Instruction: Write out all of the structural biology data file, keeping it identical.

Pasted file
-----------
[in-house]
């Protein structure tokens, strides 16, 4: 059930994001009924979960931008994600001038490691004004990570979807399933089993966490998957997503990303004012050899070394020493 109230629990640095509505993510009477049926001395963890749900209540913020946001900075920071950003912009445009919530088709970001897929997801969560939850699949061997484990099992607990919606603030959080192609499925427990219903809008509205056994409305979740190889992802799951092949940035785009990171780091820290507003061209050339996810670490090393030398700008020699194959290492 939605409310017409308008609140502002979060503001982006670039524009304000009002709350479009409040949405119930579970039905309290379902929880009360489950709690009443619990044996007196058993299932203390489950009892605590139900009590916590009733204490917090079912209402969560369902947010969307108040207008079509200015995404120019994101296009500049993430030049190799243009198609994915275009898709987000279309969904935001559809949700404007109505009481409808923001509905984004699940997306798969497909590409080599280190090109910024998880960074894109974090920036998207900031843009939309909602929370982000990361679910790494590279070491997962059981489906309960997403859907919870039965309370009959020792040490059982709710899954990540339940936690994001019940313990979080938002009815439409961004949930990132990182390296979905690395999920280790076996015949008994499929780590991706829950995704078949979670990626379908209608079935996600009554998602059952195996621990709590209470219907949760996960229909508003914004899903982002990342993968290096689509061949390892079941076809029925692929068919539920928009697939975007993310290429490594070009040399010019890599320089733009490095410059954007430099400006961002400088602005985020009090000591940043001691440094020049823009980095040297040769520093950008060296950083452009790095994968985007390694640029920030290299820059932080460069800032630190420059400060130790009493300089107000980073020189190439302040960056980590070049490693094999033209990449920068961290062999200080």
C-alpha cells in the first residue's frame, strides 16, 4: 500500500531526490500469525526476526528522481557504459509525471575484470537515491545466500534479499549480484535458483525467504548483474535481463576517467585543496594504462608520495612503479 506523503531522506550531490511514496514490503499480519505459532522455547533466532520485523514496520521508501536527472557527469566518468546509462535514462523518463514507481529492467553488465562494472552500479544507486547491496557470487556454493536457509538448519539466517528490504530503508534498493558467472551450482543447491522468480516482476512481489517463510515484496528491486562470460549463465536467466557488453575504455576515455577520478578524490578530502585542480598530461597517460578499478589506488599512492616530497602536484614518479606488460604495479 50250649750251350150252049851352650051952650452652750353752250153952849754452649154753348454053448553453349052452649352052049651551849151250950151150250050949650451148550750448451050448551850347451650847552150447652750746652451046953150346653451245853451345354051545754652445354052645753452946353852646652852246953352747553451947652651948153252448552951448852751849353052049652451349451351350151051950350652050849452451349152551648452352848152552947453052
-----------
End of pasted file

[in-house]
């Protein structure tokens, strides 16, 4: 059930994001009924979960931008994600001038490691004004990570979807399933089993966490998957997503990303004012050899070394020493 109230629990640095509505993510009477049926001395963890749900209540913020946001900075920071950003912009445009919530088709970001897929997801969560939850699949061997484990099992607990919606603030959080192609499925427990219903809008509205056994409305979740190889992802799951092949940035785009990171780091820290507003061209050339996810670490090393030398700008020699194959290492 939605409310017409308008609140502002979060503001982006670039524009304000009002709350479009409040949405119930579970039905309290379902929880009360489950709690009443619990044996007196058993299932203390489950009892605590139900009590916590009733204490917090079912209402969560369902947010969307108040207008079509200015995404120019994101296009500049993430030049190799243009198609994915275009898709987000279309969904935001559809949700404007109505009481409808923001509905984004699940997306798969497909590409080599280190090109910024998880960074894109974090920036998207900031843009939309909602929370982000990361679910790494590279070491997962059981489906309960997403859907919870039965309370009959020792040490059982709710899954990540339940936690994001019940313990979080938002009815439409961004949930990132990182390296979905690395999920280790076996015949008994499929780590991706829950995704078949979670990626379908209608079935996600009554998602059952195996621990709590209470219907949760996960229909508003914004899903982002990342993968290096689509061949390892079941076809029925692929068919539920928009697939975007993310290429490594070009040399010019890599320089733009490095410059954007430099400006961002400088602005985020009090000591940043001691440094020049823009980095040297040769520093950008060296950083452009790095994968985007390694640029920030290299820059932080460069800032630190420059400060130790009493300089107000980073020189190439302040960056980590070049490693094999033209990449920068961290062999200080």
C-alpha cells in the first residue's frame, strides 16, 4: 500500500531526490500469525526476526528522481557504459509525471575484470537515491545466500534479499549480484535458483525467504548483474535481463576517467585543496594504462608520495612503479 506523503531522506550531490511514496514490503499480519505459532522455547533466532520485523514496520521508501536527472557527469566518468546509462535514462523518463514507481529492467553488465562494472552500479544507486547491496557470487556454493536457509538448519539466517528490504530503508534498493558467472551450482543447491522468480516482476512481489517463510515484496528491486562470460549463465536467466557488453575504455576515455577520478578524490578530502585542480598530461597517460578499478589506488599512492616530497602536484614518479606488460604495479 50250649750251350150252049851352650051952650452652750353752250153952849754452649154753348454053448553453349052452649352052049651551849151250950151150250050949650451148550750448451050448551850347451650847552150447652750746652451046953150346653451245853451345354051545754652445354052645753452946353852646652852246953352747553451947652651948153252448552951448852751849353052049652451349451351350151051950350652050849452451349152551648452352848152552947453052